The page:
Also, you would think that these listings that copied my content would go away after the ad/bid closes, however that isn't true any longer. These listings no longer go away after they are sold/closed, it looks like many of this scraped content on EBay was from listings that closed 6 - 10 months ago. From what I heard in the EBay community this is part of Ebay's SEO efofred to leave closed/inactive listings active, to flood as many listings in the Google serps as possible.., so these don't go away on their own.. I'm going to have to contact all these sites individually and request them to be removed I guess..

So if any one is using plagism tools such as Copyscape, I would look out for scrapers, especially if they're high pagerank sites like EBay and www.kijiji.ca.


By the way, I'm in the US and www.kijiji.ca is an EBay operated classified site Canada and it's 80% in French. Why are local classified ads in Canada on page 1 in the US serps whereas mine with the same exact content (and the original of the content at that) got bumped to page 37? DOesn't make sense with this Serp change. I hope these glitches are fixed soon.

sandman22




msg:4375744
 4:19 am on Oct 18, 2011 (gmt 0)

Sorry in advance for the typos guys... I was a little tired when I wrote it and forgot to use the spell checker :(. Bad habit of mine.

Play_Bach




msg:4375763
 5:23 am on Oct 18, 2011 (gmt 0)

> For those that are sitting and waiting, this isn't a good strategy,
> you have to keep pushing improvements through.

Says who?

SEOPTI




msg:4375765
 5:30 am on Oct 18, 2011 (gmt 0)

For those sitting and waiting? Nonsense, develop non-google income streams. People who sit and wait will die a slow death.

Play_Bach




msg:4375770
 5:58 am on Oct 18, 2011 (gmt 0)

Maybe. Maybe not. From what I can tell, Panda/Google is a work in progress. Haven't seen any evidence to suggest otherwise. In some situations, doing nothing is not only a perfectly acceptable response, sometimes it's also the right one.

pawas




msg:4375772
 6:04 am on Oct 18, 2011 (gmt 0)

My shopping website is penalized in Google in every shopping season Oct-Dec every year. I am fed up.

Whitey




msg:4375775
 6:16 am on Oct 18, 2011 (gmt 0)

In some situations, doing nothing is not only a perfectly acceptable response, sometimes it's also the right one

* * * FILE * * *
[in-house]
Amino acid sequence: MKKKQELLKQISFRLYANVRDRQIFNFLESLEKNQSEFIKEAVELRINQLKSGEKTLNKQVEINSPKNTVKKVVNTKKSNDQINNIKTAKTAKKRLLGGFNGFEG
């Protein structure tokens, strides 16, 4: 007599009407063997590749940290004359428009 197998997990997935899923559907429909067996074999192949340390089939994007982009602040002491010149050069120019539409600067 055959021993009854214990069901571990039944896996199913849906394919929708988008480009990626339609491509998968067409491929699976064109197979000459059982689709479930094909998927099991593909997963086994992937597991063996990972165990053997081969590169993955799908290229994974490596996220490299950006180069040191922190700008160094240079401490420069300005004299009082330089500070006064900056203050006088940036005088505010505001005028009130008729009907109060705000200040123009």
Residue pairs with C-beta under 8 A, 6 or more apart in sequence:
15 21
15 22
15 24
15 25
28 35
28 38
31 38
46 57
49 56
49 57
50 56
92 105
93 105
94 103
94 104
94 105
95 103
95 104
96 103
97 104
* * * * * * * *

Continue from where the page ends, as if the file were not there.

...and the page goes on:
@Play_Bach - You may have less cash flow to pay for the remedial works , feed yourselves, meet company targets etc. etc.

Google seems likely to continue to diminish the results as well if nothings fixed or sites are left in limbo from what I'm seeing. The longer you leave it , the less you'll have, and the more you'll have to do. That's really where I'm coming from - but you may see things differently.

What's you view ?

DNelly




msg:4375847
 9:13 am on Oct 18, 2011 (gmt 0)

I've got another question. I'm cleaning up my site after my google smack down on the 14th. I know one of the largest components of panda is the elimination of duplicate content.

So is this duplicate content...

Lets say I have a blog post I wrote to cover a promotional offer from widget company A, something like

mysite.com/company-A-Promotional-Offer/

then I've tagged the post with company A, which has the URL

mysite.com/tag/company-A/

Since this is the first time I have ever tagged company A, the content on both of these pages will be identical...that is until I tag company A again.

Do I need to eliminate this tactic?

Also, in my google/webmaster tools, google notifies me occasionally that I have duplicate content with this same method even if the tag is filled with different posts? Sometimes the URL structure is very similar (off by two words or so) but they serve completely different purposes. Do I need to watch out for this too with Panda?

ryanep




msg:4375927
 1:18 pm on Oct 18, 2011 (gmt 0)

Noticed something interesting. Went through almost all the backlinks that I had for my site and I noticed that a lot of inner pages with my link have been de-indexed and its cache removed. This includes some of the "green light" directories that google accepts.

It might be that older sites which have organic links placed in inner pages have been hit because google isn't counting the links in the inner pages anymore since its been de-indexed. I'll bet that scrappers and black-hat sites have links more prominently displayed in homepages which from my list of links weren't hit.

Can I kindly ask for those affected to have a look at their inner-page links to confirm what I'm seeing.

Thanks.

Ryan

mhansen




msg:4375930
 1:55 pm on Oct 18, 2011 (gmt 0)

mysite.com/tag/company-A/


We block indexing of all our tag and category pages... reserving the indexing for the actual article content itself. Tags and category type pages, in my opinion, are for onsite visitors, not search engine traffic... so we "noindex, follow" them.

If (using your example) "Company A" deserves a page of its own, we will write and a separate detailed page about "Company A" and allow it to be indexed to attract the search visitors, and within the content of that page, also show a list of all articles that are tagged "company-a" or categorical related articles.

I hope that all made sense.

MH

sandman22




msg:4376203
 9:08 pm on Oct 18, 2011 (gmt 0)

YEs my inner pages were all effected.. Some only dropped 5 spots,others droppede 30 - 100 plus spots back. The ones that dropped only 5 spots had small,spammy scrapers steal my content, the pages that dropped 30 plus spots were scraped by sellers using Ebay and Kijii.ca (or whatever it is), and a few were droped due to a major forum in my niche that also has a classifieds site. It seems like Google is blindly giving Ebay sites rights to all content, even though they sellers typically copy content from top ranking/informative sites (like mine used to be). I truly got kicked in the teeth, just because sellers on these big sites like to copy and paste my content.